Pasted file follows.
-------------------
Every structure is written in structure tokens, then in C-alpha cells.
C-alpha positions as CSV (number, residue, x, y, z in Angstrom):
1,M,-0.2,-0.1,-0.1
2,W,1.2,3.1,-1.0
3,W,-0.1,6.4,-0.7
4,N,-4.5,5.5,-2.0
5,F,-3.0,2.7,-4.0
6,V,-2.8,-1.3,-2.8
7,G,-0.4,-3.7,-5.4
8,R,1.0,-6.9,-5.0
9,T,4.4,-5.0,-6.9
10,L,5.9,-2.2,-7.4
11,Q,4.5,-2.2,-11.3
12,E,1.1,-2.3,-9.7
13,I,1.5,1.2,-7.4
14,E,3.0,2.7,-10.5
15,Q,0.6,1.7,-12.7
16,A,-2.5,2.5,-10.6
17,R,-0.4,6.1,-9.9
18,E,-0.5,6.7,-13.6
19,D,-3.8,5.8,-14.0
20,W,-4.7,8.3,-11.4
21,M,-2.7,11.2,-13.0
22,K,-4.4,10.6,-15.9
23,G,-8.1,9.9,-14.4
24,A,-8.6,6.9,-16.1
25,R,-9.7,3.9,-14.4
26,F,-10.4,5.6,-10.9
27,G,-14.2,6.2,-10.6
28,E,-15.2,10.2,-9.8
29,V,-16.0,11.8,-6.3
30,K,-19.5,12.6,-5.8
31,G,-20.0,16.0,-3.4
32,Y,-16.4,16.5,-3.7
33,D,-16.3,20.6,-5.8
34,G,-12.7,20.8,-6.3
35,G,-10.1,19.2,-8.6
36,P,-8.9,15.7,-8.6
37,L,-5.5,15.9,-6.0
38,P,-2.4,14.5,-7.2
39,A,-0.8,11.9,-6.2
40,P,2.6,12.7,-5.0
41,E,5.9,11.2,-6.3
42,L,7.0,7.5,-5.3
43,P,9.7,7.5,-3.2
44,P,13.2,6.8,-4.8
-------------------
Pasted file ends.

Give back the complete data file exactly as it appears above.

Every structure is written in structure tokens, then in C-alpha cells.
C-alpha positions as CSV (number, residue, x, y, z in Angstrom):
1,M,-0.2,-0.1,-0.1
2,W,1.2,3.1,-1.0
3,W,-0.1,6.4,-0.7
4,N,-4.5,5.5,-2.0
5,F,-3.0,2.7,-4.0
6,V,-2.8,-1.3,-2.8
7,G,-0.4,-3.7,-5.4
8,R,1.0,-6.9,-5.0
9,T,4.4,-5.0,-6.9
10,L,5.9,-2.2,-7.4
11,Q,4.5,-2.2,-11.3
12,E,1.1,-2.3,-9.7
13,I,1.5,1.2,-7.4
14,E,3.0,2.7,-10.5
15,Q,0.6,1.7,-12.7
16,A,-2.5,2.5,-10.6
17,R,-0.4,6.1,-9.9
18,E,-0.5,6.7,-13.6
19,D,-3.8,5.8,-14.0
20,W,-4.7,8.3,-11.4
21,M,-2.7,11.2,-13.0
22,K,-4.4,10.6,-15.9
23,G,-8.1,9.9,-14.4
24,A,-8.6,6.9,-16.1
25,R,-9.7,3.9,-14.4
26,F,-10.4,5.6,-10.9
27,G,-14.2,6.2,-10.6
28,E,-15.2,10.2,-9.8
29,V,-16.0,11.8,-6.3
30,K,-19.5,12.6,-5.8
31,G,-20.0,16.0,-3.4
32,Y,-16.4,16.5,-3.7
33,D,-16.3,20.6,-5.8
34,G,-12.7,20.8,-6.3
35,G,-10.1,19.2,-8.6
36,P,-8.9,15.7,-8.6
37,L,-5.5,15.9,-6.0
38,P,-2.4,14.5,-7.2
39,A,-0.8,11.9,-6.2
40,P,2.6,12.7,-5.0
41,E,5.9,11.2,-6.3
42,L,7.0,7.5,-5.3
43,P,9.7,7.5,-3.2
44,P,13.2,6.8,-4.8